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As children dread their inevitable return to school, parents nationwide wait with bated breath for the moment they no longer need to think of ways to keep their kids entertained during the long, hot days of summer.

It can be tricky finding a place that is both child-friendly and offers a half-decent menu — family restaurants are often the automatic choice, with their mediocre food and thin coffee.

Moku Moku Farm is a buffet restaurant that has two locations in Nagoya: one in the fashionable Lachic department store, the other in JR Towers’ food court above Nagoya Station.

Moku Moku Farm isn’t just a cute name, but refers to a real farm in Mie Prefecture that doubles as a family-friendly park with (obviously) great food that is produced on site. The food at the buffet is sourced directly from the farm, so everything is crisp and fresh.

The buffet includes a lot of seasonal foods, so expect a different menu depending on what time of the year you drop by.

There’s a wide range of dishes that cater to almost everyone’s dietary needs. For vegetable lovers there’s a lot to choose from, with loads of salad items and dressings of your choice, as well as chunky cucumbers and juicy tomatoes that you can take whole.

Mains often include a curry with wheat-infused rice, some simple pastas, several kinds of sausages and roasted meats (most commonly pork and chicken). There are also white, whole-grain and raisin breads in case you really need filling up, and if you still have room for dessert there are ice-creams, miniature cakes and the aforementioned raisin bread, sugar-coated and deep-fried.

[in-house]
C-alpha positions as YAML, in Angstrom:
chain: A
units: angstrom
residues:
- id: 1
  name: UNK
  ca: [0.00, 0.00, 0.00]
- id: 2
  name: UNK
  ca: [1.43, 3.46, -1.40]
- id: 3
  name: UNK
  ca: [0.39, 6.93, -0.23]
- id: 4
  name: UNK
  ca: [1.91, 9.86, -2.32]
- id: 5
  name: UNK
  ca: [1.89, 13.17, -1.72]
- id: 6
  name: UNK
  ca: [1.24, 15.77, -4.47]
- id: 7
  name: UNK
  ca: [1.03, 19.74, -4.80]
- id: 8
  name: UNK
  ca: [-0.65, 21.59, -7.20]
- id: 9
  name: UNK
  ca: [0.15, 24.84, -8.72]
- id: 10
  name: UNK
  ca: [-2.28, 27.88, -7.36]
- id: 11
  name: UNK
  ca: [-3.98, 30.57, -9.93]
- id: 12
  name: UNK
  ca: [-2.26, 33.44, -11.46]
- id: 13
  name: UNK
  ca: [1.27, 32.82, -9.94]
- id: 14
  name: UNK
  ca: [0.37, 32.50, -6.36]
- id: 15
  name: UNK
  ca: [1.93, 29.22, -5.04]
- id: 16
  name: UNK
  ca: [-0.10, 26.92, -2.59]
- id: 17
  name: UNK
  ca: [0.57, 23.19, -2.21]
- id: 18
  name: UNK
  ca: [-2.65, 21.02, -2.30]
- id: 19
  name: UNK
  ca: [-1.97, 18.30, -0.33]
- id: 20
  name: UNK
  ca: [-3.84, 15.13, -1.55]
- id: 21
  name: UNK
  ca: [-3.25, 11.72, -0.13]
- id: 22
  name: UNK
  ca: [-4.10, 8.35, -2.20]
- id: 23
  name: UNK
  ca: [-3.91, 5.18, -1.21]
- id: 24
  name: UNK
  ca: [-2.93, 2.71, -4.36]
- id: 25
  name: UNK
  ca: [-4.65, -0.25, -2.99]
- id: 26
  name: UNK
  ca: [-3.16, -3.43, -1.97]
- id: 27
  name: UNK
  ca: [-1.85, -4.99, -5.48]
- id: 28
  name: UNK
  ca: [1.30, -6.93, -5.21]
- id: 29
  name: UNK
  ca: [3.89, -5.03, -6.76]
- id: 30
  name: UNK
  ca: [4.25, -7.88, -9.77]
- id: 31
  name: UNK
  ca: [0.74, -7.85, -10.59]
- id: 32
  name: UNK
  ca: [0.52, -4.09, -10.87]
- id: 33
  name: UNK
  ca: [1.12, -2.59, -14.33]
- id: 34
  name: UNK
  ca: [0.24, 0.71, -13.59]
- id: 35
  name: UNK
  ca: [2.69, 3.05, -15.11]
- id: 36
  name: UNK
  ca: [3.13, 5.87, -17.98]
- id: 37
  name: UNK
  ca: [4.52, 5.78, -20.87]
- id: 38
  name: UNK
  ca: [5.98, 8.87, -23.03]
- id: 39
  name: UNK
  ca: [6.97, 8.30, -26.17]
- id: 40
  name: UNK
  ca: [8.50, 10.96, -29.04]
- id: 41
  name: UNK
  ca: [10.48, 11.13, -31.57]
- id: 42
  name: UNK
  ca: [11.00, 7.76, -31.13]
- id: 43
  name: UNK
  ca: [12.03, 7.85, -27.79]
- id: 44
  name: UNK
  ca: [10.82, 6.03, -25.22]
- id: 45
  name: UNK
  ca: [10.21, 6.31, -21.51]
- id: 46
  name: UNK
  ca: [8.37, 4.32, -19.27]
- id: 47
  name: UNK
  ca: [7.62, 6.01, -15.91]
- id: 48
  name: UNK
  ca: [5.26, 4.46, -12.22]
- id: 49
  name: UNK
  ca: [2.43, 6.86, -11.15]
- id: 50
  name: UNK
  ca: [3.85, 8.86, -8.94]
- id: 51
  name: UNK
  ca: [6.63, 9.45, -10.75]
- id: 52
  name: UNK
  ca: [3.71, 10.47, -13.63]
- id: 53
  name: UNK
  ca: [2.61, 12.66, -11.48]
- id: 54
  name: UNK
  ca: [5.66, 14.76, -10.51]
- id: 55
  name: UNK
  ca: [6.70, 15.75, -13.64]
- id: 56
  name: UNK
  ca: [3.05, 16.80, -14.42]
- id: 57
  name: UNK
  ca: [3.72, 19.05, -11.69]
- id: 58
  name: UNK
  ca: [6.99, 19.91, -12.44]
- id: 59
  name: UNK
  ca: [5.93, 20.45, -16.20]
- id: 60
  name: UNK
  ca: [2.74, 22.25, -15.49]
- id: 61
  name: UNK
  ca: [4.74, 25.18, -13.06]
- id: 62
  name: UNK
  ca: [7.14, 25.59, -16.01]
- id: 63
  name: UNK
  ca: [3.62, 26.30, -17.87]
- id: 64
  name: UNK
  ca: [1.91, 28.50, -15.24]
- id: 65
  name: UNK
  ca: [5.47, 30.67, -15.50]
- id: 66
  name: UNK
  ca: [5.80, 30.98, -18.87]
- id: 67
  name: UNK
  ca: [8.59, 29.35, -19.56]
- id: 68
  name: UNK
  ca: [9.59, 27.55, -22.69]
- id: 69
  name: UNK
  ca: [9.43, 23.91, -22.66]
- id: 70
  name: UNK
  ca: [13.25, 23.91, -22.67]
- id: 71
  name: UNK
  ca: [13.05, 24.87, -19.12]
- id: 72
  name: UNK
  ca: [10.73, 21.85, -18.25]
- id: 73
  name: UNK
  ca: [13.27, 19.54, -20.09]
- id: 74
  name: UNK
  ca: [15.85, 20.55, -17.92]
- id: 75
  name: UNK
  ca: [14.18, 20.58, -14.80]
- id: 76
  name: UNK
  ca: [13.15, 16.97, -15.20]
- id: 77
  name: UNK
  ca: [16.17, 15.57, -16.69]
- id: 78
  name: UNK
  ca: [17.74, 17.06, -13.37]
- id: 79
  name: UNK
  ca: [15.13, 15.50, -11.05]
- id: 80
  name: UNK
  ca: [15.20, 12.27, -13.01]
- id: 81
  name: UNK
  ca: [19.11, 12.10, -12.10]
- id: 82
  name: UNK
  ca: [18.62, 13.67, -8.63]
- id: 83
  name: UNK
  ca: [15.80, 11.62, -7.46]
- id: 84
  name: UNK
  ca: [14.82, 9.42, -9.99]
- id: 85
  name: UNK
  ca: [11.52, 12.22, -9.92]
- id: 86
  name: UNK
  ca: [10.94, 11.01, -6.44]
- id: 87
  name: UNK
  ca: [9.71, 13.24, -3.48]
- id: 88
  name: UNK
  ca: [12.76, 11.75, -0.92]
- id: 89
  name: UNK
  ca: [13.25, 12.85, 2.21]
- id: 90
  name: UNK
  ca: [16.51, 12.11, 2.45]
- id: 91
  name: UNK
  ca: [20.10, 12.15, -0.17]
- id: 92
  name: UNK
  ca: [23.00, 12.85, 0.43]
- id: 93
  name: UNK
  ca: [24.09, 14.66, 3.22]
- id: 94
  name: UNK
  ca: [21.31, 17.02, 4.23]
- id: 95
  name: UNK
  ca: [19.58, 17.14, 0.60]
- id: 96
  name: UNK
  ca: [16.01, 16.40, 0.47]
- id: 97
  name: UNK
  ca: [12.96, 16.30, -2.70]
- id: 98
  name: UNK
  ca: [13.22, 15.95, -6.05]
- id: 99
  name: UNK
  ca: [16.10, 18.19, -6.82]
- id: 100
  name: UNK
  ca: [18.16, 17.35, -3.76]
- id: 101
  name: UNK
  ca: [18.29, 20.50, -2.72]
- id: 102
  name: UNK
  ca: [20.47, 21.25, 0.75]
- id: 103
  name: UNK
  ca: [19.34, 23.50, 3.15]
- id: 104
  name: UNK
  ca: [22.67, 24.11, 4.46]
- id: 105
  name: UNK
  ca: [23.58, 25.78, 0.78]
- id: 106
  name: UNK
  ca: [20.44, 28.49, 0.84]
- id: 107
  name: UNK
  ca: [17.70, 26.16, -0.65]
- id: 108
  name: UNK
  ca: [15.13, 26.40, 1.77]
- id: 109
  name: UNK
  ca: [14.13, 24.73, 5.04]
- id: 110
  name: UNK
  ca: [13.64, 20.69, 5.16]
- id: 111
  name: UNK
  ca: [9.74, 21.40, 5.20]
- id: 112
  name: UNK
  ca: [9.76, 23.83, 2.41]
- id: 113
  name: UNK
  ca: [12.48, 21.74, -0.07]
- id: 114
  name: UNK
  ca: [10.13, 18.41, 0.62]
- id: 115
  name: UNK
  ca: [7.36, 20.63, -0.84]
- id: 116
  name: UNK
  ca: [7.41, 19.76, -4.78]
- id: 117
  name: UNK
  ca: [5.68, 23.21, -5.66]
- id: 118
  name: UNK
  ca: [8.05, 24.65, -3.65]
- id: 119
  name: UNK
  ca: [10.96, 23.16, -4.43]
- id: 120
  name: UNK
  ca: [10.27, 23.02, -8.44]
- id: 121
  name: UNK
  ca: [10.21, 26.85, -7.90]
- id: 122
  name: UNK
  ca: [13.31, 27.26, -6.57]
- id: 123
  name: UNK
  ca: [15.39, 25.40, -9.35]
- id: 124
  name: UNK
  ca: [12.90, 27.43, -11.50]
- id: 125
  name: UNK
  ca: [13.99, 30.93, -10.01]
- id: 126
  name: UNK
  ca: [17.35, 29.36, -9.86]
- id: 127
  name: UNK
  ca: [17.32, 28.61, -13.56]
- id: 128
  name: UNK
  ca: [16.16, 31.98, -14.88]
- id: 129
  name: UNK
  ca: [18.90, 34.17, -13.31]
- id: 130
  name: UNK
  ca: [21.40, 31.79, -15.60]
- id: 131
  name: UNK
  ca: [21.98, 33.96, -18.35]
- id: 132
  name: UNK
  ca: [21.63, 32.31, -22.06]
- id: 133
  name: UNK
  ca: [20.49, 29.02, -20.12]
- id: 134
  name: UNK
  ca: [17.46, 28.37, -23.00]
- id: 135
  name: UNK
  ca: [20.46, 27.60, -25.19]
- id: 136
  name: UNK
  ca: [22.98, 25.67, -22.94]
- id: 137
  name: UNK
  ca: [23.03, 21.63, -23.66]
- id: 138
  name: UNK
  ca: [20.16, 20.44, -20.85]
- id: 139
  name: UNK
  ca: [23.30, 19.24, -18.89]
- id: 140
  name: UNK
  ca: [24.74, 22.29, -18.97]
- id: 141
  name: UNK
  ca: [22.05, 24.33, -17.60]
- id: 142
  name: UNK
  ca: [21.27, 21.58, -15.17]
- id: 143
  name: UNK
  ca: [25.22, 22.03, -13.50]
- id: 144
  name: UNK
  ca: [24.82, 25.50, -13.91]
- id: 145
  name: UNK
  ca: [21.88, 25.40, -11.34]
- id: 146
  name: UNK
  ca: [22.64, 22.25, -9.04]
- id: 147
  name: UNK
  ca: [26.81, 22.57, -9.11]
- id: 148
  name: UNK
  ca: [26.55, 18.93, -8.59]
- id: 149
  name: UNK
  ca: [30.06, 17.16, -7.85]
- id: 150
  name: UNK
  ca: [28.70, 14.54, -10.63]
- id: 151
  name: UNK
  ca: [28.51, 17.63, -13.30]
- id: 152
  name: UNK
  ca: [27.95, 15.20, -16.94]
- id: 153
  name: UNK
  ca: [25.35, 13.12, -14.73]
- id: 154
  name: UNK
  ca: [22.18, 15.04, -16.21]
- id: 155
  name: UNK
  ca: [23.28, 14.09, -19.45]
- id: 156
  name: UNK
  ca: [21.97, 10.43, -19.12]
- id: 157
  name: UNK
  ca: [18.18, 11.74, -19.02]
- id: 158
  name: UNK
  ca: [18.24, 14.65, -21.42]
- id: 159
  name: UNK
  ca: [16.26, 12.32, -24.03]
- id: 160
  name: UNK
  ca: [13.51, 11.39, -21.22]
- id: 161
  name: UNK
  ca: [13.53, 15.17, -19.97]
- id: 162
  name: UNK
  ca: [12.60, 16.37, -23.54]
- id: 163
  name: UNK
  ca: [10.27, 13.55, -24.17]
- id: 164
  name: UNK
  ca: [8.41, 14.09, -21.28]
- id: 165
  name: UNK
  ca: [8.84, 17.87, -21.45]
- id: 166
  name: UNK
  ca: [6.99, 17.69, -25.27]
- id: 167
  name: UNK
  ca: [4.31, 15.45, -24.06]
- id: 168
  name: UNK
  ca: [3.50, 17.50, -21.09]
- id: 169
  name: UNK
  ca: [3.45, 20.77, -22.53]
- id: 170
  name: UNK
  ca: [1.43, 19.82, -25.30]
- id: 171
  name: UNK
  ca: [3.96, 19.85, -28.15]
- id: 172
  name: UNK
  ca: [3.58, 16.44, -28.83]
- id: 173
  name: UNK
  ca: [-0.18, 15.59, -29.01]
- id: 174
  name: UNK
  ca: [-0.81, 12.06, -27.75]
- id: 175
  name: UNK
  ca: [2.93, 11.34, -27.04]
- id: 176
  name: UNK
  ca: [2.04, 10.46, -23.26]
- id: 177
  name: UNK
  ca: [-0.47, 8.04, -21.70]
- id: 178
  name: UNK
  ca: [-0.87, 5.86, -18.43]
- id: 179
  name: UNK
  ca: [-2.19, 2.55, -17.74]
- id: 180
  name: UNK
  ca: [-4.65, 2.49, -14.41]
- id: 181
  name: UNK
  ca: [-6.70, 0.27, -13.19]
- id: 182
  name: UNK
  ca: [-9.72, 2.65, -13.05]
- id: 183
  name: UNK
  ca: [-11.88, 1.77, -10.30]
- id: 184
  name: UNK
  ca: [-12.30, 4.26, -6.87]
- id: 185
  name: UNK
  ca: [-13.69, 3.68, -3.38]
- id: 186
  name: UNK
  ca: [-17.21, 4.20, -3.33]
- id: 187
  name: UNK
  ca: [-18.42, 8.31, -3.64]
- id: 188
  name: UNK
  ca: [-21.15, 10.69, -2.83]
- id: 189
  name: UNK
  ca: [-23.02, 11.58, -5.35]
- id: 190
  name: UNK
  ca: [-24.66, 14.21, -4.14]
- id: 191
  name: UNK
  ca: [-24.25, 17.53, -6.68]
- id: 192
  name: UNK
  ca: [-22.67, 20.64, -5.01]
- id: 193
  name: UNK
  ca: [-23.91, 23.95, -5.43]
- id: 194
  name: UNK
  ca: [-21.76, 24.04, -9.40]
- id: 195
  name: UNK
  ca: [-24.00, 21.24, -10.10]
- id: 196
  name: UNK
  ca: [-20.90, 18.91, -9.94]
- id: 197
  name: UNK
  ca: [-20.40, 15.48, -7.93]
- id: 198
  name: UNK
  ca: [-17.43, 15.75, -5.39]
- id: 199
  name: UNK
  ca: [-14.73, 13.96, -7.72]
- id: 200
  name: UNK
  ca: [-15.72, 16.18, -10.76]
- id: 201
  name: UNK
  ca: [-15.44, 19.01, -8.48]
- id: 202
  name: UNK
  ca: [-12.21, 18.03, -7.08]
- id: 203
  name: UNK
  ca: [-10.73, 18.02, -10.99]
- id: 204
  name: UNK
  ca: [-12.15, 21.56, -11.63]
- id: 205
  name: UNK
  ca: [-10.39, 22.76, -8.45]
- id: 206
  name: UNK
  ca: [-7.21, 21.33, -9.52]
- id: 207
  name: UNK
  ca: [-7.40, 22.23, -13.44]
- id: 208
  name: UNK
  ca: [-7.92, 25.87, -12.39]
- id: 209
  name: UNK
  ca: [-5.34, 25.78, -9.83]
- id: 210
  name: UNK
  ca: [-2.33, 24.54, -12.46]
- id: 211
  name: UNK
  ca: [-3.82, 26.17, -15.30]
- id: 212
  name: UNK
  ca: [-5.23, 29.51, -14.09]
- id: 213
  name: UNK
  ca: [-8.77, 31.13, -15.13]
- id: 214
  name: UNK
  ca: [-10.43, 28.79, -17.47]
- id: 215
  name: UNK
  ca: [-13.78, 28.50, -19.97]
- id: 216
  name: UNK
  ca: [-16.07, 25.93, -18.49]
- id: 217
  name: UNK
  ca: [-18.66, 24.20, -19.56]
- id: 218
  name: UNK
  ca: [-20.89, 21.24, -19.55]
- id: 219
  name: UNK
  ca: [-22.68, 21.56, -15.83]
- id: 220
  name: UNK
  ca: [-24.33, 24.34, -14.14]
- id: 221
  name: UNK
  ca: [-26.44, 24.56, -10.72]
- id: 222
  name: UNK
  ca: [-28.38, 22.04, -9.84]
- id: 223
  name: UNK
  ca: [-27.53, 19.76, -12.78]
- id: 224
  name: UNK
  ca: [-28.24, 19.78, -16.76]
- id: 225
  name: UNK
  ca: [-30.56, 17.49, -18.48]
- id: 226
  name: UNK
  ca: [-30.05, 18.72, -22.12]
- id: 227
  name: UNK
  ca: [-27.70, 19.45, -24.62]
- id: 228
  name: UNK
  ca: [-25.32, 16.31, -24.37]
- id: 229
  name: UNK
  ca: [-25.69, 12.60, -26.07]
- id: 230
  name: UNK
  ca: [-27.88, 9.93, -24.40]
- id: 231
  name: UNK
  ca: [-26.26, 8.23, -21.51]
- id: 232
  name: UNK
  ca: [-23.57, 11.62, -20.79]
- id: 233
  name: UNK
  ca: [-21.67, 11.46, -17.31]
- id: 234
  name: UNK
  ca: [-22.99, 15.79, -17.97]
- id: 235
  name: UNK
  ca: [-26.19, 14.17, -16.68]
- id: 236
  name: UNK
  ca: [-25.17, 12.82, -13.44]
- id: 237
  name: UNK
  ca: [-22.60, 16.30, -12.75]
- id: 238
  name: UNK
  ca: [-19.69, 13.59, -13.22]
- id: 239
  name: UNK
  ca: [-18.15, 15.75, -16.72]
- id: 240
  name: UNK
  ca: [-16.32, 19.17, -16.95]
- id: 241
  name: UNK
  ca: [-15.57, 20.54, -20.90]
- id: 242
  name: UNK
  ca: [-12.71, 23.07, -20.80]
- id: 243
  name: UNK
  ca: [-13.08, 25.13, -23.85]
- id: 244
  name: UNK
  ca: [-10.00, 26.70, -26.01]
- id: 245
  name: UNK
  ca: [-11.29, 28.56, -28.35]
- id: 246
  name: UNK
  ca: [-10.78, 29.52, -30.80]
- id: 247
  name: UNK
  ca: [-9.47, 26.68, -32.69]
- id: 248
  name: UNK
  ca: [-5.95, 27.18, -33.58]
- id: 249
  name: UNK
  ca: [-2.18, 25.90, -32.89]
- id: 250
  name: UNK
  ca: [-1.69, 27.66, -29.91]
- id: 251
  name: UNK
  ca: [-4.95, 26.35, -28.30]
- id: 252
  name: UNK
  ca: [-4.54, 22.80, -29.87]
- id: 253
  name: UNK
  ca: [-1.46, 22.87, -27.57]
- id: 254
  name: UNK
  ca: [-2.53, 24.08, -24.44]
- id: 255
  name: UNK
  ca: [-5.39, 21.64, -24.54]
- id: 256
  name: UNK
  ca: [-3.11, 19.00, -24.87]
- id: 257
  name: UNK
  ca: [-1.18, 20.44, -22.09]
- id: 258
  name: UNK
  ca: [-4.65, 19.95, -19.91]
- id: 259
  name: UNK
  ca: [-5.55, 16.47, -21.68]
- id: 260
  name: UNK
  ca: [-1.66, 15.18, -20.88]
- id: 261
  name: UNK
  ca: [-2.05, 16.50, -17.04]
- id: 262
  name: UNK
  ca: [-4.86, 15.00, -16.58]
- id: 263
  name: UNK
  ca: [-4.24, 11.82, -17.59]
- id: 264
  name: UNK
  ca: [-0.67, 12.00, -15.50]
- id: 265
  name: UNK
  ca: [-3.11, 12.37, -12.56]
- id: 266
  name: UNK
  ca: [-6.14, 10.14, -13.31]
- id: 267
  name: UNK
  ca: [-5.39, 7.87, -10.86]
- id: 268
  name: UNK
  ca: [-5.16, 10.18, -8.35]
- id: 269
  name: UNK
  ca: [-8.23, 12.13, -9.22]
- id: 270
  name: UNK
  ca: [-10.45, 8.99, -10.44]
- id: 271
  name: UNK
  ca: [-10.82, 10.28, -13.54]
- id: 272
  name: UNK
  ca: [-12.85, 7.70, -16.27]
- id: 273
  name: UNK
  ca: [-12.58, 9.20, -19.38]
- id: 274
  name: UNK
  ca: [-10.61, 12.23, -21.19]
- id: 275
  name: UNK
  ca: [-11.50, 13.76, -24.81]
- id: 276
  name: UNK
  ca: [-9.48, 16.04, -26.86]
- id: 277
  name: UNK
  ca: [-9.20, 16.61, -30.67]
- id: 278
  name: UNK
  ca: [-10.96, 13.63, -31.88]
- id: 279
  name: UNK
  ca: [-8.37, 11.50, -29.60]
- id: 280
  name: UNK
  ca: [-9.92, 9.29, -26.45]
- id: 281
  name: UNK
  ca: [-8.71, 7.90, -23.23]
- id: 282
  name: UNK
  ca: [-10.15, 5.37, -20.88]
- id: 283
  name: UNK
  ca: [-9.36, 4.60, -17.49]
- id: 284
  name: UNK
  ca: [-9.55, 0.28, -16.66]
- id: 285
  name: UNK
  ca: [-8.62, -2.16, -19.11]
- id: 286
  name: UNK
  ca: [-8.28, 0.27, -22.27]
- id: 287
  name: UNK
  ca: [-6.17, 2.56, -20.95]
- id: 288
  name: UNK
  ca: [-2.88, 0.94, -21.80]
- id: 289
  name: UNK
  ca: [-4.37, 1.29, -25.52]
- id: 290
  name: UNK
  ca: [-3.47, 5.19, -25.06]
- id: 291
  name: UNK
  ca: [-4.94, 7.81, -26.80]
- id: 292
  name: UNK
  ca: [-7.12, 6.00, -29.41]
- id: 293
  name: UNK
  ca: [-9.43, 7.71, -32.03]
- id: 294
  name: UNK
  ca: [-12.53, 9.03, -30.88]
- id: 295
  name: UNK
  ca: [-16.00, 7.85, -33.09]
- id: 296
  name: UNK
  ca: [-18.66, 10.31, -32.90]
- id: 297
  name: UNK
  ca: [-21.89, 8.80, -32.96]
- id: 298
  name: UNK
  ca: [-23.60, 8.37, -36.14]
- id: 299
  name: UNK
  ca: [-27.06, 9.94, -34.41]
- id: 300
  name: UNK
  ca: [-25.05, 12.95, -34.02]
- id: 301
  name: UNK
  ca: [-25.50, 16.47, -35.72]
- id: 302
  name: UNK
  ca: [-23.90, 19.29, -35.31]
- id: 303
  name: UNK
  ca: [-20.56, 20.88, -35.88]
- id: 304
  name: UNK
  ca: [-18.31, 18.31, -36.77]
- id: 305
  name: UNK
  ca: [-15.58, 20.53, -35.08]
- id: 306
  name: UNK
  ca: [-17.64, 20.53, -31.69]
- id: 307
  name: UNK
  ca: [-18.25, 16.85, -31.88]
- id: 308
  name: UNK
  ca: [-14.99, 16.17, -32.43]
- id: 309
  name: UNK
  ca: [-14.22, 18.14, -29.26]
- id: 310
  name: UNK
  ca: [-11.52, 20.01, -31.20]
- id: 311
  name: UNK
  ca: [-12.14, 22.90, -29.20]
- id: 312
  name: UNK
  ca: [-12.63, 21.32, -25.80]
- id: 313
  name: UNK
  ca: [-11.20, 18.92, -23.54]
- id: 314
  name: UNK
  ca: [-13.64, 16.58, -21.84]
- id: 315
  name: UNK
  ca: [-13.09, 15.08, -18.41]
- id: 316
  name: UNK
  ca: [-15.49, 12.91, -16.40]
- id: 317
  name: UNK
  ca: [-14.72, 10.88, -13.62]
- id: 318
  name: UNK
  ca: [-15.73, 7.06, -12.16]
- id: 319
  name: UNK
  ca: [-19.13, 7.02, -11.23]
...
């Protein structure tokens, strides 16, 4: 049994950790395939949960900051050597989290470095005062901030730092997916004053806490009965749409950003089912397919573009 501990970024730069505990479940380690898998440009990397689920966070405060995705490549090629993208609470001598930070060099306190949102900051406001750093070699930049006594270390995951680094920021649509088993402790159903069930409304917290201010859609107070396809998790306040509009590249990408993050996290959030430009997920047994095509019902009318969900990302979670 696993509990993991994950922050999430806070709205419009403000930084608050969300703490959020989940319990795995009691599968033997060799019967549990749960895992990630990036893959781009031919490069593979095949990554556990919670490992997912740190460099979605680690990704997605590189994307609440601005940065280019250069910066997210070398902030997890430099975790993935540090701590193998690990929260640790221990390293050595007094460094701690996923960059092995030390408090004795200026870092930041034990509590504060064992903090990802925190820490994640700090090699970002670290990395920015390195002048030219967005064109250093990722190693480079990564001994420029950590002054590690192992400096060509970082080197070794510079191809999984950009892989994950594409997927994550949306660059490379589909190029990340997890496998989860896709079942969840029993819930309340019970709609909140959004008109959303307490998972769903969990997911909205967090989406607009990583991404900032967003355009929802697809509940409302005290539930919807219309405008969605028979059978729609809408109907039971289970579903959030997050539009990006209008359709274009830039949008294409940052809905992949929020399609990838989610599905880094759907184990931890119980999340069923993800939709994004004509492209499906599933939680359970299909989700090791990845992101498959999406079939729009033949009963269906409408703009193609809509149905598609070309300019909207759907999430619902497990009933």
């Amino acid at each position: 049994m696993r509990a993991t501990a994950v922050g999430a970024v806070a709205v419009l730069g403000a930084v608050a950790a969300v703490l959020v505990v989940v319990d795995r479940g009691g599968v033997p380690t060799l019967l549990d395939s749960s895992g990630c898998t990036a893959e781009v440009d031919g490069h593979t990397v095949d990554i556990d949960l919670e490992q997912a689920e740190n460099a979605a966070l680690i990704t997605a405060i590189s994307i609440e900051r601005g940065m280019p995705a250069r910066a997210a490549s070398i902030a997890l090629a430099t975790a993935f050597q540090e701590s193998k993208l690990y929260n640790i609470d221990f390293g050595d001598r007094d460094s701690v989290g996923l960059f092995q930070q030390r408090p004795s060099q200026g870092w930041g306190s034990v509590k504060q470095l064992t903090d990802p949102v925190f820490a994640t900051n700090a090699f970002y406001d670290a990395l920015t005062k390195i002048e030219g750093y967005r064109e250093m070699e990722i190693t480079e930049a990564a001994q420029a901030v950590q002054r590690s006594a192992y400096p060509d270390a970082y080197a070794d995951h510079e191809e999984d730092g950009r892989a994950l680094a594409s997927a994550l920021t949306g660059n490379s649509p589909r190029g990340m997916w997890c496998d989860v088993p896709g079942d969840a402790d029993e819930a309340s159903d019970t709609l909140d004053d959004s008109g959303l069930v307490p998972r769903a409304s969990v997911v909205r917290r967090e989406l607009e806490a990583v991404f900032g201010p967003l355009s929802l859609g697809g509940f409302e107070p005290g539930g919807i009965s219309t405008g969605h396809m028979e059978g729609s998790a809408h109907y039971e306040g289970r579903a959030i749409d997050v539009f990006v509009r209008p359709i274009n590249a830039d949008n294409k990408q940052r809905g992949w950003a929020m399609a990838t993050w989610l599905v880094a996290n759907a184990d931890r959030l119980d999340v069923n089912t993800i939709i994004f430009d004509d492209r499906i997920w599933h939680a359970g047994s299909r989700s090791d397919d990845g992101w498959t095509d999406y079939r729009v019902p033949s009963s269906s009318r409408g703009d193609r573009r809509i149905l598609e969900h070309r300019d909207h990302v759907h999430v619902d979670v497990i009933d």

For drinks there are teas, coffees and two or three freshly pressed juices, which also change with the season. The best of the bunch, however, is the goya (bitter gourd) and apple juice.

There are a number of wines, sake, shōchū (distilled spirits) and craft beers available, with the house wine costing ¥450 per glass or ¥2,600 for a bottle. The beers start at ¥500 per bottle, and all are OK, but the red lager is a particular favorite of mine.

It’s rare to find quality and quantity working in such harmony, especially at an affordable buffet, but everything from the sturdy wooden plates to the heavy earthenware cups show simplicity and class. The atmosphere is friendly, and although the restaurant is always busy it is never annoyingly bustling.

Children under the age of 2 eat for free (it’s ¥514 for kids aged 3 to 6), so you’ll see many families frantically stuffing fresh vegetables onto their children’s plates. The atmosphere is lively enough that there’s no need to worry about your child crying — it will just mix in with the din of the other guests. Besides, the staff are always friendly and the food is so good, your child should be smiling before too long.

Note: Although neither Nagoya locations have their own bathroom, some of the poshest public potties in Nagoya are nearby, and are perfect for changing smelly diapers. The toilets near both restaurants can get extremely busy, however, so be prepared to line up.

In line with COVID-19 guidelines, the government is strongly requesting that residents and visitors exercise caution if they choose to visit bars, restaurants, music venues and other public spaces.

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